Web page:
Sunday, May 13, 2012
Wildlife rehabilitation is often a long road. Especially with box turtles. Sluggo is a longterm client. You may remember that he was hit in the spine by a lawnmower blade last summer. I couldn't do anything for the injury with its jumbled pieces of shell bone, so I gave him shots of Baytril, a strong antibiotic, to prevent infection, then just fed him and supported him in the ensuing year.
He won't use his back legs. He has feeling in them, and he pulls them strongly into his shell when you try to pull them out, but he doesn't use them to locomote. He drags himself with his strong orange front legs.
Lisa Fosco of Ohio Wildlife Center in Columbus believes that that's because it hurts to use them. Will that get better? We can't say. But like anyone who has a loved one who's suffering, you cling to hope.
He's a strong, beautiful gentleman with great color and a nice personality.
I took him in for evaluation at OWC. Lisa immediately set to picking and chipping at the dead shell and bone around Sluggo's injury.
The black part looks yuckky but it's actually a sign of healing. It's good, it's what you want.
Lisa cleaned him up really nicely using her fingers and a forceps. I was wincing but Sluggo couldn't feel it as the bone she was removing was long dead. She pointed to a deeper triangular divot at the bottom of the wound and said she thought that was probably what was keeping him from using his hind legs. Sigh. He's not done yet. The hard part is not knowing if he'll ever be releasable.
To be honest, I thought I'd be leaving him in the care of someone who knows more than I do about such injuries, but Lisa wanted me to hang onto him. She made a good point, that he'd do better with individual attention such as I can give him (when I'm around, that is...) than as one of a bunch of patients in a rehab setting. So she sent him back home with me.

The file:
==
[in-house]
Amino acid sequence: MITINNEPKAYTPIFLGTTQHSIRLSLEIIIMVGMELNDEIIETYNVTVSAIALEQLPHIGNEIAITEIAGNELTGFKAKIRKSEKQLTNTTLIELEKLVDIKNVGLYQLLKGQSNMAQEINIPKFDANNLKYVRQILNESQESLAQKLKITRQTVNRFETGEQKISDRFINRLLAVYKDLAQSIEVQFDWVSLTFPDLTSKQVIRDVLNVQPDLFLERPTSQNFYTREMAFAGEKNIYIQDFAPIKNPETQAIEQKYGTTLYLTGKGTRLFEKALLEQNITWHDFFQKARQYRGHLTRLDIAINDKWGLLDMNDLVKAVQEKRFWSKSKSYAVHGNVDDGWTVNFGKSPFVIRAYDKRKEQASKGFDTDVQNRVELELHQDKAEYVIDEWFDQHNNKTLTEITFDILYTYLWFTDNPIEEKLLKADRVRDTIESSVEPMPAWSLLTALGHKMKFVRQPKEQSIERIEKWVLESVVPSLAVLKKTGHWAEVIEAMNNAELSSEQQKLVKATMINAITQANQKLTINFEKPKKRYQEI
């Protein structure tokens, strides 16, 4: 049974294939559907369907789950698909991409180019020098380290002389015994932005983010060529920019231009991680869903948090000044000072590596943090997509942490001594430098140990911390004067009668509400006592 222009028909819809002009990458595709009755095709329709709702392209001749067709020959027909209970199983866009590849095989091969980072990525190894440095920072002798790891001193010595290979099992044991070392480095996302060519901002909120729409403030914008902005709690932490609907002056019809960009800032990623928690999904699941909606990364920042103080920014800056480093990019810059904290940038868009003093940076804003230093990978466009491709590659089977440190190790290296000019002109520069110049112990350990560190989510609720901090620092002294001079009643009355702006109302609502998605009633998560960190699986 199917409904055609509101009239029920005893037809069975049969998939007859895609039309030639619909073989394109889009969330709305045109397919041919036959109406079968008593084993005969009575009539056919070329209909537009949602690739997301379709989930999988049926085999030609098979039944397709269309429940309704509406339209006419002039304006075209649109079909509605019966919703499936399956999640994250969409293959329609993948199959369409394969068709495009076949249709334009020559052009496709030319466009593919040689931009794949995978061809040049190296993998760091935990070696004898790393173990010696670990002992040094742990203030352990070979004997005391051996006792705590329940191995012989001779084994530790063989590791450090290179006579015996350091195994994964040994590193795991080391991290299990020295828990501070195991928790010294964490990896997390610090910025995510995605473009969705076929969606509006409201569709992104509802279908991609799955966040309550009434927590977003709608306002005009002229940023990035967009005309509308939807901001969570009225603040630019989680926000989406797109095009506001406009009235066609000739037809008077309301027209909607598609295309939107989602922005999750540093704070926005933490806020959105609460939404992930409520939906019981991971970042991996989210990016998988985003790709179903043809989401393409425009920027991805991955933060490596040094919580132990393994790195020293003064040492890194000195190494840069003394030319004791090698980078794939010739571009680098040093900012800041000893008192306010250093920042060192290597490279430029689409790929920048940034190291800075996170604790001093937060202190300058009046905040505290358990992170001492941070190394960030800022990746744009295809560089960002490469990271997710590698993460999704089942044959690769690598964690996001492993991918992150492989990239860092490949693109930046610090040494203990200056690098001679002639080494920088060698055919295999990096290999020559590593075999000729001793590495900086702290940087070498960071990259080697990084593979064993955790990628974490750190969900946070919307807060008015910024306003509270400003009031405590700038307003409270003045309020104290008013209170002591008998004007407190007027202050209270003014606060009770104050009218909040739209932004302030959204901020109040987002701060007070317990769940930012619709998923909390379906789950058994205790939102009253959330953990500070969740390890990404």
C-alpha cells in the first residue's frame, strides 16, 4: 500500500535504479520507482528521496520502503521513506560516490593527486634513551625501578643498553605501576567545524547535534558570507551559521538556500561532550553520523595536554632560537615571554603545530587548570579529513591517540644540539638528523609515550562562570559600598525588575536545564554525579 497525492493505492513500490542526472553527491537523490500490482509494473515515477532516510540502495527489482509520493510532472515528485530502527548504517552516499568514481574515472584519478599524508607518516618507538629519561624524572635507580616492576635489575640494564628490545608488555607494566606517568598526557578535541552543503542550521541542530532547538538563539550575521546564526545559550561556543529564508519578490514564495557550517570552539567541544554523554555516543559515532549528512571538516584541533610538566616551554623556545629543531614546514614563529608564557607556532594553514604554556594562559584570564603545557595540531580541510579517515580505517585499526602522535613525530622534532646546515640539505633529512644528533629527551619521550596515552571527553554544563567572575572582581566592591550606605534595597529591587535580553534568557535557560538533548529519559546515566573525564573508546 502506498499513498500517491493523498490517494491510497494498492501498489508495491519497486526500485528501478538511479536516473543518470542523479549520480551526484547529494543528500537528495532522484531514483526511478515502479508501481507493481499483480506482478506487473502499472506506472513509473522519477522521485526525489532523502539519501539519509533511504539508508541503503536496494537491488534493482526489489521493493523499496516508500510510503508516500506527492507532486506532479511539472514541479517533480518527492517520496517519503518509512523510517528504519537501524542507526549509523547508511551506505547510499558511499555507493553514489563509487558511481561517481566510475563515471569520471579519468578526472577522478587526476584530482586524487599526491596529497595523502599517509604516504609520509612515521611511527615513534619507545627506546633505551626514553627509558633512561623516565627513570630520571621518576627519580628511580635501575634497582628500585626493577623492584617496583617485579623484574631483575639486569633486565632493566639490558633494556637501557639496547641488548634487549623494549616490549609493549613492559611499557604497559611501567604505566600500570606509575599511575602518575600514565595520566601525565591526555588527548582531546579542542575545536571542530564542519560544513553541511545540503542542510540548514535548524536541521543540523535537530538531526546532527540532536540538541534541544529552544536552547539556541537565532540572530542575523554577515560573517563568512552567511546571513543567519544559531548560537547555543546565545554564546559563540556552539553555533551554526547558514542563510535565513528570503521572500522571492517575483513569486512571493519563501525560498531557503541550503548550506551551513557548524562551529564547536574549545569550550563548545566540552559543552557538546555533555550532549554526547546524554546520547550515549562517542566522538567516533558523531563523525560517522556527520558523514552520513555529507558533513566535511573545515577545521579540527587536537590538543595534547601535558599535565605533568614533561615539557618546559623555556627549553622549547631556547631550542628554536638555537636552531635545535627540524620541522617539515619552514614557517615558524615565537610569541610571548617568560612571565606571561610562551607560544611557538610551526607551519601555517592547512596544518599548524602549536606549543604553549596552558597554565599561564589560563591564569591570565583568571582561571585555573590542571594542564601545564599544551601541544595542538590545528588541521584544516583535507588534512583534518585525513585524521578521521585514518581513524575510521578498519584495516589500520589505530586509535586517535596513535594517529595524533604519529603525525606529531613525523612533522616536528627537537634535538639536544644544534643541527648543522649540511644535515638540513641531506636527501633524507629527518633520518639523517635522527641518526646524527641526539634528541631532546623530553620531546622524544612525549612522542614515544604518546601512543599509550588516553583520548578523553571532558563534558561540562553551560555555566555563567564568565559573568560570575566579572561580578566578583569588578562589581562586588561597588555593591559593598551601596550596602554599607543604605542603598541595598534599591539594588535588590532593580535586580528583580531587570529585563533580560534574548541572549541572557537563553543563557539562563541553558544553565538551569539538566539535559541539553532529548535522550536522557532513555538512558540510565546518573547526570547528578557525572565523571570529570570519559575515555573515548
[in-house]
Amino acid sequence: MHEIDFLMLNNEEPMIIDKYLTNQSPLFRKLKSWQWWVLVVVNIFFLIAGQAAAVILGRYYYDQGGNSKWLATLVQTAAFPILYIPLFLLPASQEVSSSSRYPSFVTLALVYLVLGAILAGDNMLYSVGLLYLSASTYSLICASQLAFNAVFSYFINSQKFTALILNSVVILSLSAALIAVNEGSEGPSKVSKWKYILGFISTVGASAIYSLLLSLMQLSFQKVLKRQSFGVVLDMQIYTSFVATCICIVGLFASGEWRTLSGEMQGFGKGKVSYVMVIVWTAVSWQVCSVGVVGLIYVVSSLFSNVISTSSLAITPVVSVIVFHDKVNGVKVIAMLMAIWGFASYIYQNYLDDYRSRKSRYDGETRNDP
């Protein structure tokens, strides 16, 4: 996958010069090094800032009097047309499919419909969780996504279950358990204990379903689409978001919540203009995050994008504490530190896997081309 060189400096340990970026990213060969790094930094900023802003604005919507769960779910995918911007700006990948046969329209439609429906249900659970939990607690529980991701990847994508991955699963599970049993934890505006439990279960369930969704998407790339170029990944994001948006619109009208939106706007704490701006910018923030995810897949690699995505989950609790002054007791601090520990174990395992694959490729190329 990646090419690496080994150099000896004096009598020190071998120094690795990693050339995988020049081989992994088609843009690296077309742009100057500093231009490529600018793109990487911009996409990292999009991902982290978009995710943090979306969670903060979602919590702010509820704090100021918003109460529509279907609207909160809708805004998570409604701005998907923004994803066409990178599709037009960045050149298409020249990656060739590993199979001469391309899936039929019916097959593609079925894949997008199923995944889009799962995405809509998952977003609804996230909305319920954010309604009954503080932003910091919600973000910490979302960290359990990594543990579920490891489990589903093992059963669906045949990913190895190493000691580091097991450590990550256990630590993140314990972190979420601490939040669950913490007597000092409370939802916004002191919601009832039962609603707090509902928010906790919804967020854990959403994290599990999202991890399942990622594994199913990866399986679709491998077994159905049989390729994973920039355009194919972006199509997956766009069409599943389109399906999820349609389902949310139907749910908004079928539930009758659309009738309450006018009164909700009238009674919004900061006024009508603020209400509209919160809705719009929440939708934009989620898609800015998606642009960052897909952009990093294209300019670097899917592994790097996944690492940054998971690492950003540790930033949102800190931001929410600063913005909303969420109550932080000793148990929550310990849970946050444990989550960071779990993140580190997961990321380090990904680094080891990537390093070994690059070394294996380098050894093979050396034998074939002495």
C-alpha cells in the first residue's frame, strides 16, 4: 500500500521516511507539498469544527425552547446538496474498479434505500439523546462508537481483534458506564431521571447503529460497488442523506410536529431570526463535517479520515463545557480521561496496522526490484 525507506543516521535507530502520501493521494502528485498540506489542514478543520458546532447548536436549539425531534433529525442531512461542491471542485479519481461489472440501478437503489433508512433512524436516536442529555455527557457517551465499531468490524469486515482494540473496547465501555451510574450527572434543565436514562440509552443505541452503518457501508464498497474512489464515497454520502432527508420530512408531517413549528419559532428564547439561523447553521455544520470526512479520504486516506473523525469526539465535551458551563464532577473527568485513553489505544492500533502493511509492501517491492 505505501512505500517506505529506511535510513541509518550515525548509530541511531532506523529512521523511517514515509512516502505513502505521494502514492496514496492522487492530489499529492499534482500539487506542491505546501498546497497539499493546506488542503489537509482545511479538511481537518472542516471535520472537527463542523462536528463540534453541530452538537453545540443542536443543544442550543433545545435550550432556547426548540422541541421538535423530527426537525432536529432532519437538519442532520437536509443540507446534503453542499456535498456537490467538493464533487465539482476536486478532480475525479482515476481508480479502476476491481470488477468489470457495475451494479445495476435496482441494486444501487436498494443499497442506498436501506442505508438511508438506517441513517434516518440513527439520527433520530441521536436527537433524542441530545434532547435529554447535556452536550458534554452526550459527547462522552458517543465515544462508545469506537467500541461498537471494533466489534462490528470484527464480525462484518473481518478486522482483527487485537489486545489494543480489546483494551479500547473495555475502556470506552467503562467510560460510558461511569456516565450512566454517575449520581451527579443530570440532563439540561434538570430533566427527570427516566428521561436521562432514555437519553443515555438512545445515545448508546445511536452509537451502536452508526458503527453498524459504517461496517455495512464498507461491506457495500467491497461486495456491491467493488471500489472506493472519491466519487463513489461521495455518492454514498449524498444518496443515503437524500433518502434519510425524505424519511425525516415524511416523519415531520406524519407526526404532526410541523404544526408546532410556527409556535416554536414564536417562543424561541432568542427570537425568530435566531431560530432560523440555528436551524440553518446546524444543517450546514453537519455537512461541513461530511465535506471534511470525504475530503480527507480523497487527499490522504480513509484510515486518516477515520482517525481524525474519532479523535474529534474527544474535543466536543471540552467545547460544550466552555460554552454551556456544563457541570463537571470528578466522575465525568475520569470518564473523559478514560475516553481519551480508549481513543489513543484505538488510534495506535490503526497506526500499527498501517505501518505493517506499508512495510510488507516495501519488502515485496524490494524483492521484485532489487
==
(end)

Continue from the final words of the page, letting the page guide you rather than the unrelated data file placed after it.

I took him out to see how he was doing.
He was tired of being in a cardboard box, that's for sure. I set him on the concrete and he peed in excitement. And then one hind leg came out.
He was making for the spiderwort tangle, and he really, really wanted to get there. And the other hind leg came out, the one I never get to see.
Truly, he more just dragged them than anything, but they were out and moving, and that's a huge start.
I thought that going forward I should try to get him to walk on concrete, because the second he got into the soft mulch he tucked them back in and dragged himself with his front legs.
Lisa showed me how to massage his legs, how to stroke his feet "so he knows he still has feet, knows that they're still there."
I hope he comes to trust me enough to let me massage him every day. Right now he remembers getting injections there and he pulls his legs in when I go to touch them.
I never visit the Ohio Wildlife Center without marveling at the job these good people face. Over 4,000 animals are admitted every year, the vast majority coming in right now through July. Rehabbers call it baby season. There were bunnies everywhere, little blind ones and ones that were big enough to nibble on dandelion greens and clean their faces with quick paws.
And there were baby ducks, standing in their food, dreaming of their mamas.
If you've any extra resources, please think of OWC. The people I saw hurrying around the clinic were so tired they were reeling and punchy, warmly accepting box after box of rabbits and thanking the kind folks who had brought them in. I left, resolved to keep working with my one little case, and in awe of the volunteer network the Ohio Wildlife Center maintains. And wishing I had a few lotto millions to shunt their way.